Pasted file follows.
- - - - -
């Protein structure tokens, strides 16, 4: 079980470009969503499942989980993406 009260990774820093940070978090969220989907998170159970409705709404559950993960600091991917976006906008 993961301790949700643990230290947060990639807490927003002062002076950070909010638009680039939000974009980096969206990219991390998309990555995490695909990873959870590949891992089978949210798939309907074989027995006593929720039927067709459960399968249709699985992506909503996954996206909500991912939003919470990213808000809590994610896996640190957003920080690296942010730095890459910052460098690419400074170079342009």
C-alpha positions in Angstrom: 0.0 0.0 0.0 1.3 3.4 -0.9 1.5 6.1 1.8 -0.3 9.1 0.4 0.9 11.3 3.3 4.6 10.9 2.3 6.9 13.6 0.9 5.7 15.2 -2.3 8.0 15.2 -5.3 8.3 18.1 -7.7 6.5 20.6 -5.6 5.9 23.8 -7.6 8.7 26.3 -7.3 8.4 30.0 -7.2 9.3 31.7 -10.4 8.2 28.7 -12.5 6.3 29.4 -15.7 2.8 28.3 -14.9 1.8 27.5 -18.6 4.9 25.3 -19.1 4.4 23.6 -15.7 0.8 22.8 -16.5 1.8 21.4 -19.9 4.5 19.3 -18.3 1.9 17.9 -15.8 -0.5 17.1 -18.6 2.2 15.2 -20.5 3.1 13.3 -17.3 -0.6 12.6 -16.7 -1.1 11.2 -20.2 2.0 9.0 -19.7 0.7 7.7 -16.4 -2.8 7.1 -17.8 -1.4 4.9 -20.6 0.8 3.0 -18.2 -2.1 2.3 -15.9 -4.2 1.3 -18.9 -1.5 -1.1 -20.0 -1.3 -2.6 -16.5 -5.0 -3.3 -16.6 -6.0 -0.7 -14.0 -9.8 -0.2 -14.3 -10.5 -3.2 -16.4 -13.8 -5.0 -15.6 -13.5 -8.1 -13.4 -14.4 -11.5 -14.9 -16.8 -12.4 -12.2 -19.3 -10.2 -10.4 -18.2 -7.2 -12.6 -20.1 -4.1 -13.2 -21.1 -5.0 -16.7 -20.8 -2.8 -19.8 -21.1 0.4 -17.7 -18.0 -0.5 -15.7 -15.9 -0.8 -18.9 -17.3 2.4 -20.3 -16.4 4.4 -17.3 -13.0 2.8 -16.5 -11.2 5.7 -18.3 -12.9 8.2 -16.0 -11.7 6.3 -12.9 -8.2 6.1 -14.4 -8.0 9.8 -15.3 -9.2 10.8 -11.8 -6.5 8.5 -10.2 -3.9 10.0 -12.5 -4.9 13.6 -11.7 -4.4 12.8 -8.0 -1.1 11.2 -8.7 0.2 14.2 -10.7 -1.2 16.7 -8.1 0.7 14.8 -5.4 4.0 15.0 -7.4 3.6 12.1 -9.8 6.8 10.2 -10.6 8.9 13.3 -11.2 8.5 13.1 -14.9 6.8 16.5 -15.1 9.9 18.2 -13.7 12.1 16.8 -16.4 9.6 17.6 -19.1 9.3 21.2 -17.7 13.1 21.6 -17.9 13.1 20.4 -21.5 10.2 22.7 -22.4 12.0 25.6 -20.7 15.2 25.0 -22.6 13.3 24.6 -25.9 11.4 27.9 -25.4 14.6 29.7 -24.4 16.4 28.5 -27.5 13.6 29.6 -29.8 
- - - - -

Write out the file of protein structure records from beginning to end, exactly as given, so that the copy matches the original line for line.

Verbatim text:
């Protein structure tokens, strides 16, 4: 079980470009969503499942989980993406 009260990774820093940070978090969220989907998170159970409705709404559950993960600091991917976006906008 993961301790949700643990230290947060990639807490927003002062002076950070909010638009680039939000974009980096969206990219991390998309990555995490695909990873959870590949891992089978949210798939309907074989027995006593929720039927067709459960399968249709699985992506909503996954996206909500991912939003919470990213808000809590994610896996640190957003920080690296942010730095890459910052460098690419400074170079342009």
C-alpha positions in Angstrom: 0.0 0.0 0.0 1.3 3.4 -0.9 1.5 6.1 1.8 -0.3 9.1 0.4 0.9 11.3 3.3 4.6 10.9 2.3 6.9 13.6 0.9 5.7 15.2 -2.3 8.0 15.2 -5.3 8.3 18.1 -7.7 6.5 20.6 -5.6 5.9 23.8 -7.6 8.7 26.3 -7.3 8.4 30.0 -7.2 9.3 31.7 -10.4 8.2 28.7 -12.5 6.3 29.4 -15.7 2.8 28.3 -14.9 1.8 27.5 -18.6 4.9 25.3 -19.1 4.4 23.6 -15.7 0.8 22.8 -16.5 1.8 21.4 -19.9 4.5 19.3 -18.3 1.9 17.9 -15.8 -0.5 17.1 -18.6 2.2 15.2 -20.5 3.1 13.3 -17.3 -0.6 12.6 -16.7 -1.1 11.2 -20.2 2.0 9.0 -19.7 0.7 7.7 -16.4 -2.8 7.1 -17.8 -1.4 4.9 -20.6 0.8 3.0 -18.2 -2.1 2.3 -15.9 -4.2 1.3 -18.9 -1.5 -1.1 -20.0 -1.3 -2.6 -16.5 -5.0 -3.3 -16.6 -6.0 -0.7 -14.0 -9.8 -0.2 -14.3 -10.5 -3.2 -16.4 -13.8 -5.0 -15.6 -13.5 -8.1 -13.4 -14.4 -11.5 -14.9 -16.8 -12.4 -12.2 -19.3 -10.2 -10.4 -18.2 -7.2 -12.6 -20.1 -4.1 -13.2 -21.1 -5.0 -16.7 -20.8 -2.8 -19.8 -21.1 0.4 -17.7 -18.0 -0.5 -15.7 -15.9 -0.8 -18.9 -17.3 2.4 -20.3 -16.4 4.4 -17.3 -13.0 2.8 -16.5 -11.2 5.7 -18.3 -12.9 8.2 -16.0 -11.7 6.3 -12.9 -8.2 6.1 -14.4 -8.0 9.8 -15.3 -9.2 10.8 -11.8 -6.5 8.5 -10.2 -3.9 10.0 -12.5 -4.9 13.6 -11.7 -4.4 12.8 -8.0 -1.1 11.2 -8.7 0.2 14.2 -10.7 -1.2 16.7 -8.1 0.7 14.8 -5.4 4.0 15.0 -7.4 3.6 12.1 -9.8 6.8 10.2 -10.6 8.9 13.3 -11.2 8.5 13.1 -14.9 6.8 16.5 -15.1 9.9 18.2 -13.7 12.1 16.8 -16.4 9.6 17.6 -19.1 9.3 21.2 -17.7 13.1 21.6 -17.9 13.1 20.4 -21.5 10.2 22.7 -22.4 12.0 25.6 -20.7 15.2 25.0 -22.6 13.3 24.6 -25.9 11.4 27.9 -25.4 14.6 29.7 -24.4 16.4 28.5 -27.5 13.6 29.6 -29.8 